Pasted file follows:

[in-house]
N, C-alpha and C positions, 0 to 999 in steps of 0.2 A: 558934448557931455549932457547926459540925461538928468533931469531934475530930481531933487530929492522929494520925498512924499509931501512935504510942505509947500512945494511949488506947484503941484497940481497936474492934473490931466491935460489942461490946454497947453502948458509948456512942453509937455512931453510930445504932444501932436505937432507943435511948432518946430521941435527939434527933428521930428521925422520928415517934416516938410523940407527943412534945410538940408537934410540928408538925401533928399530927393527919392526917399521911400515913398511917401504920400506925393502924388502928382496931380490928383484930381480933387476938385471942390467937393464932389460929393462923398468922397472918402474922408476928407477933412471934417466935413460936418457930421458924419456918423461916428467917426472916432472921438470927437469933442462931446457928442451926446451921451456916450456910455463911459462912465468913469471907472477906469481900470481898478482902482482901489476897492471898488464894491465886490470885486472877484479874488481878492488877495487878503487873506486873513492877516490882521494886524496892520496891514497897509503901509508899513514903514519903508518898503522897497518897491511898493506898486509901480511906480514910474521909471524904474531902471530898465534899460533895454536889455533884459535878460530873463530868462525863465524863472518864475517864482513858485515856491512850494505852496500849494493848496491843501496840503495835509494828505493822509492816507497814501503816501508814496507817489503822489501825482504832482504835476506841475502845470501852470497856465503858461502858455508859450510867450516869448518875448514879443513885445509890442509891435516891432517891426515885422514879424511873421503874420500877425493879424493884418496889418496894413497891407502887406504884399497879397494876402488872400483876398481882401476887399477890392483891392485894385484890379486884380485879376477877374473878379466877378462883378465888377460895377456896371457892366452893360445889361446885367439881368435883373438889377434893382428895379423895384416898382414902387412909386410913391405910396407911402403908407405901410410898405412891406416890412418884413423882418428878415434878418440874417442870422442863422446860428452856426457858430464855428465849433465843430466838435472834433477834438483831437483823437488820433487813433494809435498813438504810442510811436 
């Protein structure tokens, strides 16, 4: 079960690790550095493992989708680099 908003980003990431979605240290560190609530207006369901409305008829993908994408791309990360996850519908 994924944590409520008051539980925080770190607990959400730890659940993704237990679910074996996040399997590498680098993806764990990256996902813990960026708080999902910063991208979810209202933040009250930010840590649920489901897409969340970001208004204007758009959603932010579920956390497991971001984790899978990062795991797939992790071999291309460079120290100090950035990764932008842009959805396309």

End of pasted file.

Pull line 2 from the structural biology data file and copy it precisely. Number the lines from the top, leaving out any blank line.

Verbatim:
N, C-alpha and C positions, 0 to 999 in steps of 0.2 A: 558934448557931455549932457547926459540925461538928468533931469531934475530930481531933487530929492522929494520925498512924499509931501512935504510942505509947500512945494511949488506947484503941484497940481497936474492934473490931466491935460489942461490946454497947453502948458509948456512942453509937455512931453510930445504932444501932436505937432507943435511948432518946430521941435527939434527933428521930428521925422520928415517934416516938410523940407527943412534945410538940408537934410540928408538925401533928399530927393527919392526917399521911400515913398511917401504920400506925393502924388502928382496931380490928383484930381480933387476938385471942390467937393464932389460929393462923398468922397472918402474922408476928407477933412471934417466935413460936418457930421458924419456918423461916428467917426472916432472921438470927437469933442462931446457928442451926446451921451456916450456910455463911459462912465468913469471907472477906469481900470481898478482902482482901489476897492471898488464894491465886490470885486472877484479874488481878492488877495487878503487873506486873513492877516490882521494886524496892520496891514497897509503901509508899513514903514519903508518898503522897497518897491511898493506898486509901480511906480514910474521909471524904474531902471530898465534899460533895454536889455533884459535878460530873463530868462525863465524863472518864475517864482513858485515856491512850494505852496500849494493848496491843501496840503495835509494828505493822509492816507497814501503816501508814496507817489503822489501825482504832482504835476506841475502845470501852470497856465503858461502858455508859450510867450516869448518875448514879443513885445509890442509891435516891432517891426515885422514879424511873421503874420500877425493879424493884418496889418496894413497891407502887406504884399497879397494876402488872400483876398481882401476887399477890392483891392485894385484890379486884380485879376477877374473878379466877378462883378465888377460895377456896371457892366452893360445889361446885367439881368435883373438889377434893382428895379423895384416898382414902387412909386410913391405910396407911402403908407405901410410898405412891406416890412418884413423882418428878415434878418440874417442870422442863422446860428452856426457858430464855428465849433465843430466838435472834433477834438483831437483823437488820433487813433494809435498813438504810442510811436 